Conservatorship duties for a protected person do include:
- Managing their finances
- Protecting their assets
- Maintaining accurate records
- Planning for future financial needs
- Investing responsibly
- Paying bills on time
Client Reviews – The Law Offices Of Kimberly Butler Rainen
Actual Words Clients Have Used To Describe Us & Their Experience:
“kind, patient, and knowledgeable,” “intelligent, thoughtful and professional,” “the respect with which everything was handled was what truly stood out,” “Kind, knowledgeable, and made us feel so comfortable with huge life decisions,” “treated me as a friend, making an unpleasant situation bearable,” “took care of all issues surrounding probate and settling of the estate,” “always available to answer questions and she took the time to give thoughtful, thorough explanations,” “so patient and professional throughout the process,” “was patient and translated all of the legal terms and jargon so we could all understand it,” “Working with Kim on our estate planning was so much easier than I could have imagined,” “I would recommend The Law Offices of Kimberly Butler Rainen to anyone without hesitation.”
If these things are what you are looking for in a law firm, then contact us to see how we can help you and your family.
What Is the Difference Between a Power of Attorney and a Conservator?
A power of attorney (POA) is generally set up before it is needed as part of the estate planning process. In most cases, a power of attorney is effective as soon as it is legally signed, unless the document itself indicates that the power of attorney will become effective only in a particular circumstance or on a certain date.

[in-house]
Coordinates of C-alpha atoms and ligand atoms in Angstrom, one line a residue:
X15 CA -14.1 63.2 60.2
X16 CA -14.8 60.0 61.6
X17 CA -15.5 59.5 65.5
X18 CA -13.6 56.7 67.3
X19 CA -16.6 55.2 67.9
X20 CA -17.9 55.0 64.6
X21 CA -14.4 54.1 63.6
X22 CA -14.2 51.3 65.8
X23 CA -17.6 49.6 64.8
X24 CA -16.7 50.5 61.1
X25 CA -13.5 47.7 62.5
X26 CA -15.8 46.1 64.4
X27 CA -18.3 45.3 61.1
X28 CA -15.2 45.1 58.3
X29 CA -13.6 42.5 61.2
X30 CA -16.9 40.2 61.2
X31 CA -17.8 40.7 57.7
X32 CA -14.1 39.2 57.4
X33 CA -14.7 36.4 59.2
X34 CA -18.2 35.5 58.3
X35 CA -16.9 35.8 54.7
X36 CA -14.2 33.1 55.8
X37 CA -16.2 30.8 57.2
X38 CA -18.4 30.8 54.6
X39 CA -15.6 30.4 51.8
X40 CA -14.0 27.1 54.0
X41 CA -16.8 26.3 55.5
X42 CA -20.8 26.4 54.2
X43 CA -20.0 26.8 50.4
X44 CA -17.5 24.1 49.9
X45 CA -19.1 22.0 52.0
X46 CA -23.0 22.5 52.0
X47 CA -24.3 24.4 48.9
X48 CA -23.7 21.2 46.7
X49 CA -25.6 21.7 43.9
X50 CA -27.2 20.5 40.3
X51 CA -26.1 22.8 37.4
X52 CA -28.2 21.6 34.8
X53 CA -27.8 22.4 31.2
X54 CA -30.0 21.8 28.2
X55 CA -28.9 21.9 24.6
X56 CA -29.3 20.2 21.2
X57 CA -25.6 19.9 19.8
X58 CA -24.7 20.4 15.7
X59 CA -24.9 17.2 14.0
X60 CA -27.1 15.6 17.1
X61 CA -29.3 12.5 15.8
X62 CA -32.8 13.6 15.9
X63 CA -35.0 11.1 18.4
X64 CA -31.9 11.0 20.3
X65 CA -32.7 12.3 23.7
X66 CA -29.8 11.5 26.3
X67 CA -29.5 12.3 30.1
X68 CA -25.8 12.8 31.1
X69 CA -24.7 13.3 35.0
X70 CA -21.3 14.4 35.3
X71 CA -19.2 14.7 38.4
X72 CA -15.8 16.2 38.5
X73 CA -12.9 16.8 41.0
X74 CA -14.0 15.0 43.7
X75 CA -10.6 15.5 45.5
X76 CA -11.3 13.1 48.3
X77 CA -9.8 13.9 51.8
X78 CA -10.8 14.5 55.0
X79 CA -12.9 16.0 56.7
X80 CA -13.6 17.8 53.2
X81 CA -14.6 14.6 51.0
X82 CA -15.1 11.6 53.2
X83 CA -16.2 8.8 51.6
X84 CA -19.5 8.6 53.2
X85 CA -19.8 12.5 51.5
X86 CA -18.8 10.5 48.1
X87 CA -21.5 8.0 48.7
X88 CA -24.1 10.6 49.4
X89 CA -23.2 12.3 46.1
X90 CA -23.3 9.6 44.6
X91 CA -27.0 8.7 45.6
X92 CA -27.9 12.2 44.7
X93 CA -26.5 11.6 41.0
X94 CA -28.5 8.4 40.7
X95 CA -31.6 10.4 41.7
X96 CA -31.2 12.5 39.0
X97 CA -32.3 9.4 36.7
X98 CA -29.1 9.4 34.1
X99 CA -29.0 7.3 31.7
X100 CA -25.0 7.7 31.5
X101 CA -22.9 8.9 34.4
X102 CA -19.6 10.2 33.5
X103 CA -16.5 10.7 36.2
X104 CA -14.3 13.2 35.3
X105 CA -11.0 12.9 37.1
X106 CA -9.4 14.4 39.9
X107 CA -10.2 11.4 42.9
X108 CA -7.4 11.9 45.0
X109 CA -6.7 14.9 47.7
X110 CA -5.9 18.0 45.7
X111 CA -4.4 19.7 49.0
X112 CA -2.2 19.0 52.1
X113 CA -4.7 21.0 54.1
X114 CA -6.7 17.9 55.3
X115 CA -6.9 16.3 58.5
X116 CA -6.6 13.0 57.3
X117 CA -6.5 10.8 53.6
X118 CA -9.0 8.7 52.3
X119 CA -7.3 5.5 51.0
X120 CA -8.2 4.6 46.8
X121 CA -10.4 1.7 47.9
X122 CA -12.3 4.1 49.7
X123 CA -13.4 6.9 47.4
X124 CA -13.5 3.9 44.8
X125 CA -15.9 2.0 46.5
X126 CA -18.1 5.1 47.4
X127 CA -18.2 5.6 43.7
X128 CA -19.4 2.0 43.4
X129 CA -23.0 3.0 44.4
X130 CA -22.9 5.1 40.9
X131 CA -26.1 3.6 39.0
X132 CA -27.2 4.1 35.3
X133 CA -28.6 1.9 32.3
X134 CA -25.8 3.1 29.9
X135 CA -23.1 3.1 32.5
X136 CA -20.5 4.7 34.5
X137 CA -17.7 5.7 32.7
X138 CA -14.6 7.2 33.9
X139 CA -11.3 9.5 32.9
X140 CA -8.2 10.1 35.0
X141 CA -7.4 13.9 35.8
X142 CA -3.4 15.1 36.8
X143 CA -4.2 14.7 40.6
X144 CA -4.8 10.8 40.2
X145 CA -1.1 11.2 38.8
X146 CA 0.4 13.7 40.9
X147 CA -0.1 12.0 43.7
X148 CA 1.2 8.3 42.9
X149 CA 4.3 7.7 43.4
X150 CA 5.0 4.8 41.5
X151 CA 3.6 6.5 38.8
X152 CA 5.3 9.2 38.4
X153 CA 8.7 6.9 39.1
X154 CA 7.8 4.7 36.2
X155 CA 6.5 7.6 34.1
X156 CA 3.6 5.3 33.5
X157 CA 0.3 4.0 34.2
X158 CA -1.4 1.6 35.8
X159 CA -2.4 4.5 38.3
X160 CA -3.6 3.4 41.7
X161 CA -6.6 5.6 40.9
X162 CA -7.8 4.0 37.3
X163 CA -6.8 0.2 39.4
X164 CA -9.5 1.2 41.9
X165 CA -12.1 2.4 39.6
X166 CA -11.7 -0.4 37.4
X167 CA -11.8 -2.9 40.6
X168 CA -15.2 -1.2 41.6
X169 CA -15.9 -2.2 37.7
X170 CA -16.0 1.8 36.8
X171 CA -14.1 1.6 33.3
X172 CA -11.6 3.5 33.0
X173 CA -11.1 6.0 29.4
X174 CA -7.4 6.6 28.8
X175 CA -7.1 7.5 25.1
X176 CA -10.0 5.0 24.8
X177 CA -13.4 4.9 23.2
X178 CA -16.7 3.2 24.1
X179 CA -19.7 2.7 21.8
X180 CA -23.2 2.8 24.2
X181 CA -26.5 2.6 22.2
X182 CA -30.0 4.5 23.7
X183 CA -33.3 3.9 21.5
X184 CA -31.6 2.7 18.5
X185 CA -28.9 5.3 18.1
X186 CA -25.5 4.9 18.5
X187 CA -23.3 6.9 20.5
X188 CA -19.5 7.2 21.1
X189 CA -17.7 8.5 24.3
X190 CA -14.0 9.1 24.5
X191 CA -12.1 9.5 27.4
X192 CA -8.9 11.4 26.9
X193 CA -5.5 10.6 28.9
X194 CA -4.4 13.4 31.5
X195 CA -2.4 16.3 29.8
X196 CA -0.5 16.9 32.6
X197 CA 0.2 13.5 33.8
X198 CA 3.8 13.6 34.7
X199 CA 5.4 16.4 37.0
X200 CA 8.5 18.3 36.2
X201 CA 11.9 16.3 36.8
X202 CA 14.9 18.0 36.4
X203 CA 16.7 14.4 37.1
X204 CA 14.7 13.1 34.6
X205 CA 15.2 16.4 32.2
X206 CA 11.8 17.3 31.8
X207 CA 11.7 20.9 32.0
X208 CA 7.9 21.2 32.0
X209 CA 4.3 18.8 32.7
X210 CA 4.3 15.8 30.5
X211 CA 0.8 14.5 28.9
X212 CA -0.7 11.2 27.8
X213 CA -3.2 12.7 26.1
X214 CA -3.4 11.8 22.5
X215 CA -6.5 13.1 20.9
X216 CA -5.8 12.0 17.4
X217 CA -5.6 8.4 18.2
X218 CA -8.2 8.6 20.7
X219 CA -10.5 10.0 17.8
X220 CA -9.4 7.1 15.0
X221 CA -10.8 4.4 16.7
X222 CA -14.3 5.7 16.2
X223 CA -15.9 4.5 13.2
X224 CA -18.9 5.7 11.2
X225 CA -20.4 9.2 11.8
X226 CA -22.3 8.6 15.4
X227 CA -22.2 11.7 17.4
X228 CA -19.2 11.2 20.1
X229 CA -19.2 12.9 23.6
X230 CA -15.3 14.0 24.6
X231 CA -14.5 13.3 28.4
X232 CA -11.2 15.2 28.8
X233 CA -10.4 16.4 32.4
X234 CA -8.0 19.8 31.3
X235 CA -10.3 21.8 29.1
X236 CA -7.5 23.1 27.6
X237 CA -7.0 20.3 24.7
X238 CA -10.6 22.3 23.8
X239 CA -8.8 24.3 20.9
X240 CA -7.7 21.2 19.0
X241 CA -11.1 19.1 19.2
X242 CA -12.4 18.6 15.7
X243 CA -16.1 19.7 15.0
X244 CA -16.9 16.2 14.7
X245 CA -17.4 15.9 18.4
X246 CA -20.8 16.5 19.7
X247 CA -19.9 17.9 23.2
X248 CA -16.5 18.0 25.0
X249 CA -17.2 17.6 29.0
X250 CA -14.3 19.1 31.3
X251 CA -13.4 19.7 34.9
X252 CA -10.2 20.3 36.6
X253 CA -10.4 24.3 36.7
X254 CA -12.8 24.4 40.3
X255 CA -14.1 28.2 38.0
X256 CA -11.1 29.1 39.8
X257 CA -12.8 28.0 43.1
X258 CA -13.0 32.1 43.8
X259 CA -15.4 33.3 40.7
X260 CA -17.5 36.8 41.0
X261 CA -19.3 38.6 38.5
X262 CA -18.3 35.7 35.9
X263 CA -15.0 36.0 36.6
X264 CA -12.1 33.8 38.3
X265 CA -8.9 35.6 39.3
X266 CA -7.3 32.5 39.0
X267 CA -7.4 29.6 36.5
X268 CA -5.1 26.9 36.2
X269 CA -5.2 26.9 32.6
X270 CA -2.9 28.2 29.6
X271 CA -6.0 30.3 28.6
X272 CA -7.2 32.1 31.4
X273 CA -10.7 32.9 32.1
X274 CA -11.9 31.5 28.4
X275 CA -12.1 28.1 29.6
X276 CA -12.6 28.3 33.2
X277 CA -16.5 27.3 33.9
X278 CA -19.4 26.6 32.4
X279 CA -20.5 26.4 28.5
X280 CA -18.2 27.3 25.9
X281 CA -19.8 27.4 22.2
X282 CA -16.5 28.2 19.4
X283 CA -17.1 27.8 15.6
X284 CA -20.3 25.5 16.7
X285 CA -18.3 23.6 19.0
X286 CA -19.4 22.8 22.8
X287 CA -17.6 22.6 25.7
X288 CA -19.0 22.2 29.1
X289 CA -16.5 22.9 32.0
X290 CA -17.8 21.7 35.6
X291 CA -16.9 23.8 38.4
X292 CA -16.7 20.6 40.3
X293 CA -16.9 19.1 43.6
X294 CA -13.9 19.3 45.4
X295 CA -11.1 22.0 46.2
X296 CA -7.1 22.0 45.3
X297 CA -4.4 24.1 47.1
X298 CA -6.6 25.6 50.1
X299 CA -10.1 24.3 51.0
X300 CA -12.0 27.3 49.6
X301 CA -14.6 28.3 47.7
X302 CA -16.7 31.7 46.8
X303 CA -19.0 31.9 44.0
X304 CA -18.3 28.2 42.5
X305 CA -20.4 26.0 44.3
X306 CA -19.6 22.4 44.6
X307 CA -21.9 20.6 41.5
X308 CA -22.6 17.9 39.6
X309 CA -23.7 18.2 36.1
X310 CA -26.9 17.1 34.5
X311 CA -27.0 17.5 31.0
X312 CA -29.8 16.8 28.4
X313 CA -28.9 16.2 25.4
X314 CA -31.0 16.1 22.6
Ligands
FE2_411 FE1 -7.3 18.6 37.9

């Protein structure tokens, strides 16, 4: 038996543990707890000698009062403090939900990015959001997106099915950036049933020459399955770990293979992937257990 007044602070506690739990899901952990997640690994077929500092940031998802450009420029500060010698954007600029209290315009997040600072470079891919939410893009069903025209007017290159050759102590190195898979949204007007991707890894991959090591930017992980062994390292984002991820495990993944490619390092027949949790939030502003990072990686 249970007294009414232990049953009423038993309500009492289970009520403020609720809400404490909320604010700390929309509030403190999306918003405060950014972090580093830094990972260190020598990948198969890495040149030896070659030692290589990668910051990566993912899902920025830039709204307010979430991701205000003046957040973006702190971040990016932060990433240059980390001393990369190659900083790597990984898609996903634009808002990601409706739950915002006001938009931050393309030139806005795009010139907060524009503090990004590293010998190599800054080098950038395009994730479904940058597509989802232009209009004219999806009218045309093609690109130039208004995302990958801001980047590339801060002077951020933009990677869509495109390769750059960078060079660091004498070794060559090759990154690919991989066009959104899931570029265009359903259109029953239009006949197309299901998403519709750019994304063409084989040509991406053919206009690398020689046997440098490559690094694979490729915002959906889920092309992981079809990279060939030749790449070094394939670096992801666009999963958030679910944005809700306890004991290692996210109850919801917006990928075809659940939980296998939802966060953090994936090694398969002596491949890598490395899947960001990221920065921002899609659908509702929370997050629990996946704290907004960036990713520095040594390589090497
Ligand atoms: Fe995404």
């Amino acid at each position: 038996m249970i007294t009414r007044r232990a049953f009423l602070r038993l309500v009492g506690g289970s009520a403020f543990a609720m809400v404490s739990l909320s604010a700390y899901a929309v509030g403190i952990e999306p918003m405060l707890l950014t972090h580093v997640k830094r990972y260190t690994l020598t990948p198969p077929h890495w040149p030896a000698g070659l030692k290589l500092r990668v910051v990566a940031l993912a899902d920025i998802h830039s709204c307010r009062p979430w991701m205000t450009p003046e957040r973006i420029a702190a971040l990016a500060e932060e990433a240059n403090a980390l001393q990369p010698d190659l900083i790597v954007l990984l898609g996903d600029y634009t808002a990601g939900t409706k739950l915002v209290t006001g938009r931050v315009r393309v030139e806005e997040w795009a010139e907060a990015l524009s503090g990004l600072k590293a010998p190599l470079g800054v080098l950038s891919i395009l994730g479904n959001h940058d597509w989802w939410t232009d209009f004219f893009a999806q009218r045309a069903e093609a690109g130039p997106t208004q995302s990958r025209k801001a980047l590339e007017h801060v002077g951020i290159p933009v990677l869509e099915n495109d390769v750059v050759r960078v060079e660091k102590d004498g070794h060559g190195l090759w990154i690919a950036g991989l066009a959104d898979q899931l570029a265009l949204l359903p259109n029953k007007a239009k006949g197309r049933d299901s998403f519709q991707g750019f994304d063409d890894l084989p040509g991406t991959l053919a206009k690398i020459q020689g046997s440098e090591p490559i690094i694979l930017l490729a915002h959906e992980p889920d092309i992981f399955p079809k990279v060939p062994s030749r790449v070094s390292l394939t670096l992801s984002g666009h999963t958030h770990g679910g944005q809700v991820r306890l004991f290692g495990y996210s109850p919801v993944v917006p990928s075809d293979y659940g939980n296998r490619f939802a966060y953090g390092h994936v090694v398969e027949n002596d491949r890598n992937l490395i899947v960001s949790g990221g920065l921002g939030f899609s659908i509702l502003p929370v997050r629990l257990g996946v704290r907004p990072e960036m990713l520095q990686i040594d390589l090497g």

Some powers of attorney, called a springing durable power of attorney, become active when a person becomes incapacitated or unable to make decisions for themselves that are covered by the power of attorney.
A conservator is appointed by the courts to manage the estate of the protected person. Court intervention is usually not required for a power of attorney since the decision was made before the estate holder became incapacitated or needed protection.
Does a Conservatorship Override a Power of Attorney?
If a conservator is requested after a power of attorney has been established, the court may allow those powers to continue. However, if a court determines that the power of attorney is insufficient or that the estate holder did not appoint their power of attorney under ideal circumstances, the court may decide the conservatorship overrides the power of attorney.
In order to avoid an override of your or your loved one’s power of attorney, it is important to speak with an estate planning lawyer as soon as possible to ensure that the power of attorney is comprehensive. This must be done before the estate holder may be in a position to be found not competent to have made the decision appointing the agent in the power of attorney.
Deciding who needs a conservatorship vs. a guardianship is difficult for families. At The Law Offices of Kimberly Butler Rainen, we aim to make the process of considering all the options to protect you or your loved ones as easy as possible. When you are ready to consider moving forward with preparations for the most difficult of times, our conservatorship attorneys near you are ready to step in. Contact our office to schedule a consultation so we can help you plan how to take the right steps for you and those you love.
We help families within or near the Andover area and outside of Massachusetts when they need to handle issues or an estate for a family member within the state.
Clients come to us from Andover, Lowell, Haverhill, Dracut, Tewksbury, North Reading, Boxford, Wilmington, Reading, Chelmsford and Essex, and Middlesex Counties.